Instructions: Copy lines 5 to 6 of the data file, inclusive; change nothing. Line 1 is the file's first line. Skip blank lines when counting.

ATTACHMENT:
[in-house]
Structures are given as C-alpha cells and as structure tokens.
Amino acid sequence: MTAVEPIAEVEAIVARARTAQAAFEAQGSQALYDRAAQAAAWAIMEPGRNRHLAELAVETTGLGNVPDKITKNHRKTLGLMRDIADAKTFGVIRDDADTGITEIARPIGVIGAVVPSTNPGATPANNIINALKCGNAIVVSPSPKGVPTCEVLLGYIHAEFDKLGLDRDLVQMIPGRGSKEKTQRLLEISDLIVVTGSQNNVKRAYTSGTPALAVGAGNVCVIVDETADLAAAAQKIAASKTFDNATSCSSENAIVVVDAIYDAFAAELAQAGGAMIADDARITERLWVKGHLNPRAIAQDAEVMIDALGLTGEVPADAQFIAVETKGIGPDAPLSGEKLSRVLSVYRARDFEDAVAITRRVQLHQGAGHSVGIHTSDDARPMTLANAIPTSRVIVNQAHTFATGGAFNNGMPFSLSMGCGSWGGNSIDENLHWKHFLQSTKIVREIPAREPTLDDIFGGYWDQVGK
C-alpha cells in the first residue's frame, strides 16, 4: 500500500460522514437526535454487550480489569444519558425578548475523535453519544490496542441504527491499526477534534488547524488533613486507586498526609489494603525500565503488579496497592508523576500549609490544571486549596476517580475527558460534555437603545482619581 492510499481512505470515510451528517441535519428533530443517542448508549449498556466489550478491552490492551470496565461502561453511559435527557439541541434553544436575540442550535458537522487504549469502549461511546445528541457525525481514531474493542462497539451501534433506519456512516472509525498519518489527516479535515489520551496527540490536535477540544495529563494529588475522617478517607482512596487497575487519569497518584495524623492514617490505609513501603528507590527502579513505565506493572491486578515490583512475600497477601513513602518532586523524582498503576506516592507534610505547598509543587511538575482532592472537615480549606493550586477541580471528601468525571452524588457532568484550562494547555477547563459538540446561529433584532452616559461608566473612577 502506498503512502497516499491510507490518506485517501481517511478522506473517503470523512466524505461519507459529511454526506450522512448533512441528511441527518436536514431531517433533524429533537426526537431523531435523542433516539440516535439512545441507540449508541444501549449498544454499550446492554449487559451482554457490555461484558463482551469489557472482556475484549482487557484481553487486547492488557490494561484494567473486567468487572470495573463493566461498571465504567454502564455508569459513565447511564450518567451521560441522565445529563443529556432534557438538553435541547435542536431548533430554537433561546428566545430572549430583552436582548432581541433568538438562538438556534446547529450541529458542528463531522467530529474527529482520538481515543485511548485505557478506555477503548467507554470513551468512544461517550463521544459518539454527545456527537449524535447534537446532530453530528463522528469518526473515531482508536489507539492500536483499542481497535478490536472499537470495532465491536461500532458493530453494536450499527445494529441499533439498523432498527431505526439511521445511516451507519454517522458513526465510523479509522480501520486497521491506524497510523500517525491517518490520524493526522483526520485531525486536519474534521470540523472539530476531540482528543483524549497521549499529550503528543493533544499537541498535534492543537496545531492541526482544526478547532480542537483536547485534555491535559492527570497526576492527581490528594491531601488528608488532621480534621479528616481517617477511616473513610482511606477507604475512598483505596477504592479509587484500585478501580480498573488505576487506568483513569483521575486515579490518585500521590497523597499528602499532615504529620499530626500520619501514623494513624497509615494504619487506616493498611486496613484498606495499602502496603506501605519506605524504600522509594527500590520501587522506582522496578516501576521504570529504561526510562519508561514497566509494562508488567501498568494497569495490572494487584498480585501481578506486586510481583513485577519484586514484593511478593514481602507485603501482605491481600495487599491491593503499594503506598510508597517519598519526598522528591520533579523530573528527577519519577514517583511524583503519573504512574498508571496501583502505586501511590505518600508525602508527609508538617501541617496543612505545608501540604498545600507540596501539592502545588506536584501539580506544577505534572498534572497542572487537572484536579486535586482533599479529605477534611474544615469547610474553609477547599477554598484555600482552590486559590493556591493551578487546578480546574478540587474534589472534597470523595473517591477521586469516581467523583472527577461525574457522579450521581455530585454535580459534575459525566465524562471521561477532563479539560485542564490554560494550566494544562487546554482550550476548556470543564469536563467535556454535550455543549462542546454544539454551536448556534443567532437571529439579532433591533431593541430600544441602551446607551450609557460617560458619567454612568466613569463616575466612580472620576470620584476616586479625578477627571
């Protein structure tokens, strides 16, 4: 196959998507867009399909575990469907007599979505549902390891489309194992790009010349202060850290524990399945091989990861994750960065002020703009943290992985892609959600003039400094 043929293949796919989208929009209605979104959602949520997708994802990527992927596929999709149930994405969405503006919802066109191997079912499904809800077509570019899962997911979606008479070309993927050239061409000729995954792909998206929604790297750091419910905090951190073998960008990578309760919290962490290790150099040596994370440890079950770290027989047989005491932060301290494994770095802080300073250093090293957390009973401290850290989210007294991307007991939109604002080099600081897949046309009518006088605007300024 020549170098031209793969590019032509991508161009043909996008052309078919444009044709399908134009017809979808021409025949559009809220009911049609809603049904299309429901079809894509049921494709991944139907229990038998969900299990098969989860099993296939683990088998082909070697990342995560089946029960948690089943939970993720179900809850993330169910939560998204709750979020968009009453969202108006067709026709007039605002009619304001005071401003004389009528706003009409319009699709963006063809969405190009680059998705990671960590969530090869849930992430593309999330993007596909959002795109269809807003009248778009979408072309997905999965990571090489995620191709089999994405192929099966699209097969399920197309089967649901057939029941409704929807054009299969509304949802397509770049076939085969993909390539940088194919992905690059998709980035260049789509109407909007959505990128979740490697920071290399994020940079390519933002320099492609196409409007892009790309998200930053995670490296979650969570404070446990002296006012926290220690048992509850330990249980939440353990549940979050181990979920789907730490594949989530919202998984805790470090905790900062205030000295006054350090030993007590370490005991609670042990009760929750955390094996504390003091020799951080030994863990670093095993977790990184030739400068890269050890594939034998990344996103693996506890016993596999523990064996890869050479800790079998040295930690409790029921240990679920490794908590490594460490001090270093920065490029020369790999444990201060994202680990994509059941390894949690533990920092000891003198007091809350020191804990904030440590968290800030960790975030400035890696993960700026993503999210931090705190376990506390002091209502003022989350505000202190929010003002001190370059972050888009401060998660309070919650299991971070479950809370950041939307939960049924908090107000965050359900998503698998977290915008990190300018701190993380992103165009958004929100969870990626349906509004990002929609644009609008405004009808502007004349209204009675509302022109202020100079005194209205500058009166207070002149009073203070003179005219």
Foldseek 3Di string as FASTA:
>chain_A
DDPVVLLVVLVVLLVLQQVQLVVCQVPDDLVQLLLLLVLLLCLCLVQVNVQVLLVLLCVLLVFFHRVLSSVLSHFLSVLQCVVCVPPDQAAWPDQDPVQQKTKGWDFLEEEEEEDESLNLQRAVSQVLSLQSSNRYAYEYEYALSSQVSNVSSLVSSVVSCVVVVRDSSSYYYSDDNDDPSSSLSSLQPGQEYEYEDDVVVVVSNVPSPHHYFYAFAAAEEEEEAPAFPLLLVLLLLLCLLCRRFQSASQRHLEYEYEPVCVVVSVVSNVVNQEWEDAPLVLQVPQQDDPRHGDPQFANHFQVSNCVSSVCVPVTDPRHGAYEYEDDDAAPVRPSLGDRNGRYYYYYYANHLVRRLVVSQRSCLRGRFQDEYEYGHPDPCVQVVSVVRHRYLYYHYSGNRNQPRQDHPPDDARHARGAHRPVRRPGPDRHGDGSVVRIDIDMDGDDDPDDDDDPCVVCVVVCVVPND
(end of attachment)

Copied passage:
């Protein structure tokens, strides 16, 4: 196959998507867009399909575990469907007599979505549902390891489309194992790009010349202060850290524990399945091989990861994750960065002020703009943290992985892609959600003039400094 043929293949796919989208929009209605979104959602949520997708994802990527992927596929999709149930994405969405503006919802066109191997079912499904809800077509570019899962997911979606008479070309993927050239061409000729995954792909998206929604790297750091419910905090951190073998960008990578309760919290962490290790150099040596994370440890079950770290027989047989005491932060301290494994770095802080300073250093090293957390009973401290850290989210007294991307007991939109604002080099600081897949046309009518006088605007300024 020549170098031209793969590019032509991508161009043909996008052309078919444009044709399908134009017809979808021409025949559009809220009911049609809603049904299309429901079809894509049921494709991944139907229990038998969900299990098969989860099993296939683990088998082909070697990342995560089946029960948690089943939970993720179900809850993330169910939560998204709750979020968009009453969202108006067709026709007039605002009619304001005071401003004389009528706003009409319009699709963006063809969405190009680059998705990671960590969530090869849930992430593309999330993007596909959002795109269809807003009248778009979408072309997905999965990571090489995620191709089999994405192929099966699209097969399920197309089967649901057939029941409704929807054009299969509304949802397509770049076939085969993909390539940088194919992905690059998709980035260049789509109407909007959505990128979740490697920071290399994020940079390519933002320099492609196409409007892009790309998200930053995670490296979650969570404070446990002296006012926290220690048992509850330990249980939440353990549940979050181990979920789907730490594949989530919202998984805790470090905790900062205030000295006054350090030993007590370490005991609670042990009760929750955390094996504390003091020799951080030994863990670093095993977790990184030739400068890269050890594939034998990344996103693996506890016993596999523990064996890869050479800790079998040295930690409790029921240990679920490794908590490594460490001090270093920065490029020369790999444990201060994202680990994509059941390894949690533990920092000891003198007091809350020191804990904030440590968290800030960790975030400035890696993960700026993503999210931090705190376990506390002091209502003022989350505000202190929010003002001190370059972050888009401060998660309070919650299991971070479950809370950041939307939960049924908090107000965050359900998503698998977290915008990190300018701190993380992103165009958004929100969870990626349906509004990002929609644009609008405004009808502007004349209204009675509302022109202020100079005194209205500058009166207070002149009073203070003179005219």
Foldseek 3Di string as FASTA: